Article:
Good morning from Augusta, where we still don’t know who the Republican nominee for Maine’s 1st Congressional District is and a different divide has led to the resignation of a party official.
Tyler Washburn, chairman of town Republicans in Bowdoin, said late Wednesday that he stepped down after conservative insurgent Guy Lebida of Bowdoin beat Republican state Sen. Linda Baker of Topsham by 40 votes in Tuesday’s primary.
Washburn, who supported Baker, echoed concerns from other Republican officials in a message on Wednesday, saying “I do not believe” Lebida “will be able to beat” Democrat Eloise Vitelli of Arrowsic in November. Washburn said he wasn’t endorsing anybody and is “staying out” of the race.
Baker, a moderate, knocked Vitelli from the seat in 2014, but only after a Green candidate took 10 percent of votes in a district that leans Democratic by 3 percentage points. So, even if Baker won, this seat was going to be hard to hold in 2016.
But there’s no third candidate this time and Lebida ran hard against Baker’s voting record, telling the Lincoln County News that “some people run under the wrong party.” Baker countered by saying it’s “not a radical Republican district.”
Lebida was endorsed by Gov. Paul LePage, which stoked behind-the-scenes worrying from Republicans that he wouldn’t be able to win. After he did, the BDN changed that Senate district’s ranking from “toss-up” to “leans Democratic.”
For his part, Lebida has rejected these arguments by saying he’ll present a clear contrast with Vitelli in November. But he’ll have to prove it, and if he doesn’t win, he and LePage will have to face questions about their tacks in the race.
“There will be a distinct choice between the two of us running for the seat,” he wrote on Facebook yesterday. “Let the people decide who they want.” — Michael Shepherd
Our voting irregularities, explained
Now, we have Mark Holbrook leading Ande Smith 10,336-10,280 in the Republican primary in the 1st District. The Press Herald has Holbrook up 10,345-10,287. It’s a small variation — we’re saying 56 votes; they’re saying 58.
The first thing you need to know is that these tallies are unofficial and come from results reported to each news organization by municipal clerks.
Also, totals have been revised since yesterday afternoon, when we had Smith up by 61 votes. We discovered some data entry problems, including giving Smith 369 votes in West Bath when he only got 36 and giving Holbrook 220 more votes in Saco than he actually got.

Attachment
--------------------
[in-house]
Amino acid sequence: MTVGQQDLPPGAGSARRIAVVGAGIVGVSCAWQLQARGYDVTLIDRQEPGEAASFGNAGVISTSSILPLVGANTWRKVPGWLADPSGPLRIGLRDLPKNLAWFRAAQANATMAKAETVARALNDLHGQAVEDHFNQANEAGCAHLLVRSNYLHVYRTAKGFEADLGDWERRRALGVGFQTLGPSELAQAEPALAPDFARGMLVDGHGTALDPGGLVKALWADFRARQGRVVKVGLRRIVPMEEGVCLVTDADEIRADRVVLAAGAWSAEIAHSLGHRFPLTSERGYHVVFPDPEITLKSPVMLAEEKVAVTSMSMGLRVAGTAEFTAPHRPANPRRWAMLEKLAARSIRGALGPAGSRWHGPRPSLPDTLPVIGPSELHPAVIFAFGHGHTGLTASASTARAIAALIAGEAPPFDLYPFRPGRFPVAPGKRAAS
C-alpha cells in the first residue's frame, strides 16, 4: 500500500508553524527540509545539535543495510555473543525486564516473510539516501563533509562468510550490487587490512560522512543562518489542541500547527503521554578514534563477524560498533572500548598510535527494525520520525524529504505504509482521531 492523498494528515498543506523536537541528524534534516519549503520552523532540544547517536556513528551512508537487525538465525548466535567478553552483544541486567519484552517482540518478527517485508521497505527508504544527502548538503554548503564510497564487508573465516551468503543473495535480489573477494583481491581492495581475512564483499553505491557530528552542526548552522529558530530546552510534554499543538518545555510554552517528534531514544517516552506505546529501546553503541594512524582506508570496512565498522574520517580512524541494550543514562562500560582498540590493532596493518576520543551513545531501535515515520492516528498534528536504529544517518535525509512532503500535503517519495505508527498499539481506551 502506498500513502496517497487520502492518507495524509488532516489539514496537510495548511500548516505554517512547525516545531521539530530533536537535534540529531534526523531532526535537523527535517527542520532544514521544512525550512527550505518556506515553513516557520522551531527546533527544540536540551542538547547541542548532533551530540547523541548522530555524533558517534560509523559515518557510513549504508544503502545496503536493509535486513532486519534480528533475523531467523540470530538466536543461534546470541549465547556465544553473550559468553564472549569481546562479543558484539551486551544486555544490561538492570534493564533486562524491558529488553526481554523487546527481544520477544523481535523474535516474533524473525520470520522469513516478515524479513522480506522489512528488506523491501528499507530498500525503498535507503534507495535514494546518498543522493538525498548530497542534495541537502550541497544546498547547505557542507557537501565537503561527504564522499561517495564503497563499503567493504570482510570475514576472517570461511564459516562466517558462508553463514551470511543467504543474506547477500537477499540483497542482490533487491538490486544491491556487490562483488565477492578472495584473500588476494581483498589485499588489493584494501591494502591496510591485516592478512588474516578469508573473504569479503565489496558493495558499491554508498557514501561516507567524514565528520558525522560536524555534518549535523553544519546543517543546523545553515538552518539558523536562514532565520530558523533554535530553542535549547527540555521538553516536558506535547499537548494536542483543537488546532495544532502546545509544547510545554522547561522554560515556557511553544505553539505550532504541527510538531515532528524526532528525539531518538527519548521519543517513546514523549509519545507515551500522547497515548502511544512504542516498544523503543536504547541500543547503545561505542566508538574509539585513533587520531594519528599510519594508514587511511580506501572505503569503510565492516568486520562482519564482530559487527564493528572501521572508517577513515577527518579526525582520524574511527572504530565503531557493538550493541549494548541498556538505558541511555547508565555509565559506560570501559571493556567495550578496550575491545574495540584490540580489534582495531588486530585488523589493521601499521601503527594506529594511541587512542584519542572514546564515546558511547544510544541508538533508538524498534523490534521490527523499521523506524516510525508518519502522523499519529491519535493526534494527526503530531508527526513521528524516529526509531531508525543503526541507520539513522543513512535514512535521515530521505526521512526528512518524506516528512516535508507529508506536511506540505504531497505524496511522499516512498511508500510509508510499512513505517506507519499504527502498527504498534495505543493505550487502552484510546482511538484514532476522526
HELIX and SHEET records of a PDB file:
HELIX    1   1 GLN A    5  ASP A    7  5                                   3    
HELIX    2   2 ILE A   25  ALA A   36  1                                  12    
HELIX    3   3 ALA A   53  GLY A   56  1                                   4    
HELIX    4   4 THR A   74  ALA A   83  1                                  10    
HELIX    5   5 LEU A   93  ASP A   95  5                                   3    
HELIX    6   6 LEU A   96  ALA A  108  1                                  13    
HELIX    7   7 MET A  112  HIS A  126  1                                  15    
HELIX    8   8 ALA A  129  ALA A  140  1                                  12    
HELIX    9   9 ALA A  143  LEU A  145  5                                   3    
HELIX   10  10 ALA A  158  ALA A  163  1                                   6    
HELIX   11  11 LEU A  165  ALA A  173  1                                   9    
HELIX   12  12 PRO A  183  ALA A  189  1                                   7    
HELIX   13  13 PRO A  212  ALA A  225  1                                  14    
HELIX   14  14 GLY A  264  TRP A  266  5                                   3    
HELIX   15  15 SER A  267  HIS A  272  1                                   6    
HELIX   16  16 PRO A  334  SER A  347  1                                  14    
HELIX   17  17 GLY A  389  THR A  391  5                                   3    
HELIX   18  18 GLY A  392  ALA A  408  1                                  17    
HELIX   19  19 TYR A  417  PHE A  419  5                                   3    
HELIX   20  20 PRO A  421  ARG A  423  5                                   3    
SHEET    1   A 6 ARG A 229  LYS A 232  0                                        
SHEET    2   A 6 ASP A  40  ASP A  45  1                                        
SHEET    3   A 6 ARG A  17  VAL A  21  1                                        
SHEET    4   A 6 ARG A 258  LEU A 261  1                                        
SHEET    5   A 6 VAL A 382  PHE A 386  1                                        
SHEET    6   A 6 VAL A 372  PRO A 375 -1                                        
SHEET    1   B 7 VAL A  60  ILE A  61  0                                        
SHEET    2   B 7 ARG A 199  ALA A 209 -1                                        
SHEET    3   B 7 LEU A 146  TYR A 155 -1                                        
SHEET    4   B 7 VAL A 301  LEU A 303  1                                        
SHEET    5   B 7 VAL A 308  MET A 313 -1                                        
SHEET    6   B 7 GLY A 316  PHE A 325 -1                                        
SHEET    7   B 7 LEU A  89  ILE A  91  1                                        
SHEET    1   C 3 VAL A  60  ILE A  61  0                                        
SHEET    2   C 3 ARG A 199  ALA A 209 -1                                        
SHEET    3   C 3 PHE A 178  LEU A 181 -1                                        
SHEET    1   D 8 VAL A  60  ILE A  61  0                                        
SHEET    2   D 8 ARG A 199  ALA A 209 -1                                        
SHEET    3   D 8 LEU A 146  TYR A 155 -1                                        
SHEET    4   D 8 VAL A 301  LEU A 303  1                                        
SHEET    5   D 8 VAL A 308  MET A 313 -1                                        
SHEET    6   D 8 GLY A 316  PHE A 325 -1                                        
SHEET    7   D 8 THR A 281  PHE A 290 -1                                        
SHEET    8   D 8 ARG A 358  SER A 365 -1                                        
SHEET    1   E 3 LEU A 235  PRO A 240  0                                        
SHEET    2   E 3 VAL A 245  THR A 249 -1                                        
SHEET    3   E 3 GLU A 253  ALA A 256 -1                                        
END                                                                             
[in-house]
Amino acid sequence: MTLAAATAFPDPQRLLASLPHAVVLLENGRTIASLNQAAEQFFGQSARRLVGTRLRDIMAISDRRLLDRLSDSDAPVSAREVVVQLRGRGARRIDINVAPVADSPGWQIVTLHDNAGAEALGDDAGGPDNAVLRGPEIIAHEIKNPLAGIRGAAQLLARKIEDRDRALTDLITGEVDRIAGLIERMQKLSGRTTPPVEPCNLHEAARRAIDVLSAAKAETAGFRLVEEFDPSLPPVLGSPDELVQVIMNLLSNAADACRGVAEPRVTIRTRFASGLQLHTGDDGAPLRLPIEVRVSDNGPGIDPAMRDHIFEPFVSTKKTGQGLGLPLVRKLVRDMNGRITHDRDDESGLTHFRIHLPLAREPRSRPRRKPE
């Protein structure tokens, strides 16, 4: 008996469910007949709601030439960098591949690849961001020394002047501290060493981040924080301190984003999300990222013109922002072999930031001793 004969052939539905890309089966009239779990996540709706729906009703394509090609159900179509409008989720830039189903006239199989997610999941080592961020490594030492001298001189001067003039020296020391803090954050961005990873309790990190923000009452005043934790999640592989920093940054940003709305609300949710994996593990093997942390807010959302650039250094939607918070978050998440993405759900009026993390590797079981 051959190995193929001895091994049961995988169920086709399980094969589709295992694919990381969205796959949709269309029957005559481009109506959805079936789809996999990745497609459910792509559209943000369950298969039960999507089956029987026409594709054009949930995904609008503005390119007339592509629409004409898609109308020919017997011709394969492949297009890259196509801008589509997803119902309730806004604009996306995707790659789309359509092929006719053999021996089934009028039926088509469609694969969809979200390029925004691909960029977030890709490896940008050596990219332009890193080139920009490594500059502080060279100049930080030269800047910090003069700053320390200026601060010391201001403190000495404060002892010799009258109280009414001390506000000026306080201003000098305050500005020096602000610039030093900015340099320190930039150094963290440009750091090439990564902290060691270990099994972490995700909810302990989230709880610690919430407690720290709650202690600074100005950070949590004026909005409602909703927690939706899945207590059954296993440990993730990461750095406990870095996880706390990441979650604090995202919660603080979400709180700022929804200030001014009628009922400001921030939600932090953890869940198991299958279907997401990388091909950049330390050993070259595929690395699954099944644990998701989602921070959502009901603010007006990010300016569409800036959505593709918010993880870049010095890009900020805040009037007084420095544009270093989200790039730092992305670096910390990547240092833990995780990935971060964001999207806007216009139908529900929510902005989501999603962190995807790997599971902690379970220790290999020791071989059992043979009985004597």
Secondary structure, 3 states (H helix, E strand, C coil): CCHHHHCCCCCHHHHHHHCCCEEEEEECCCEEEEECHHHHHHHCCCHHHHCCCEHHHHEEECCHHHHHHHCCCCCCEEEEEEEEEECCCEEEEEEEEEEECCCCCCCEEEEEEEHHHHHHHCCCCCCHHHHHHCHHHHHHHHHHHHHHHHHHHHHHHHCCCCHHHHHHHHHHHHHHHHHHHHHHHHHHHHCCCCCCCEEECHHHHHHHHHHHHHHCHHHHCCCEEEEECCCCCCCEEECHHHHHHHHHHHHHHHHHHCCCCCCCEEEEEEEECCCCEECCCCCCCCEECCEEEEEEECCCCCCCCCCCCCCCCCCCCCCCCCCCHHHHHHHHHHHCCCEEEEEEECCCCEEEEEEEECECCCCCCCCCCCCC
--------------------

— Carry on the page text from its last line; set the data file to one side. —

Those mistakes have been fixed. Also, neither newspaper has tallies for Isle au Haut, where a clerk couldn’t be reached yesterday. But based on what we think the margin is, the Knox County island can’t swing the election because it only had 14 Republican voters as of April.
We’ll likely know more by Monday. By Friday, clerks have to get results to the Maine secretary of state’s office, which will then tally them. If it’s still this close, the apparent loser can ask for a recount. Bet on that outcome. — Michael Shepherd
- Rep. Rick Long of Sherman has declared victory in the Republican primary in Senate District 2 over Presque Isle City Councilor Emily Smith. We have him up by 26 votes, with five small towns in Aroostook and Penobscot counties left to report, so this could go to a recount, too. Former Maine Attorney General Michael Carpenter of Houlton, a Democrat, awaits the Republican nominee.
- U.S. Rep. Bruce Poliquin, a Republican from Maine’s 2nd District, introduced a bill to shield a Woodland mill’s hydropower system from federal licensing rules — including maintenance of fish populations — that he says would cost it $1 million per year and called “overreach.” But the executive director of the Downeast Salmon Federation called the rules “very appropriate and standard protections of water resources” in an interview with MPBN.
- U.S. Sen. Angus King, a Maine independent, joined Senate Democrats’ nearly 15-hour filibuster urging action on gun control on Wednesday and Thursday, getting kudos from TBS host Samantha Bee, saying on Twitter that “you can talk to us all night.” The filibuster from Sen. Chris Murphy, D-Connecticut, ended after a reported agreement with Republicans to hold votes on measures that would bar those on terror watch lists from buying guns and mandating background checks on sales at gun shows and on the Internet. — Michael Shepherd
- Primary results reflect split personality of Maine’s electorate — Christopher Cousins and Michael Shepherd, BDN
- Where political cash bought a whole lot of nothing Tuesday — Darren Fishell, BDN
- Rockport rejects high-speed internet expansion — Stephen Betts, BDN
- Senators, Trump open to ban on some gun sales after Orlando — Richard Cowan and Susan Cornwell, Reuters
- A Portland restaurateur says assault rifle owners are not welcome at her businesses — Samuel Shepherd, BDN
- LGBT people are more likely to be targets of hate crimes than any other minority group — Haeyoun Park and Iaryna Mykhyalyshyn, The New York Times
- Can Clinton move left to get Sanders on board and still win? — Harry Enten, FiveThirtyEight
Best of Maine’s Craigslist
- We have an update to the “Missed Connections” post from a “large burly gentleman with overalls and a limp” who was winked at by a “very tall and thin guy with a notebook and glasses” at the Cross Office Building cafe in Augusta before the thin man retreated into the State House press bureau. The new post is purportedly from a heartbroken admirer of the burly man.
- An employee at a Dunkin’ Donuts in Scarborough inspired strong feelings from one man. “Single? I dont imagine you are,” he writes. “But from the second I saw you, I was in life!” I think he meant love. Allow Daryl Hall to tell you about it. — Michael Shepherd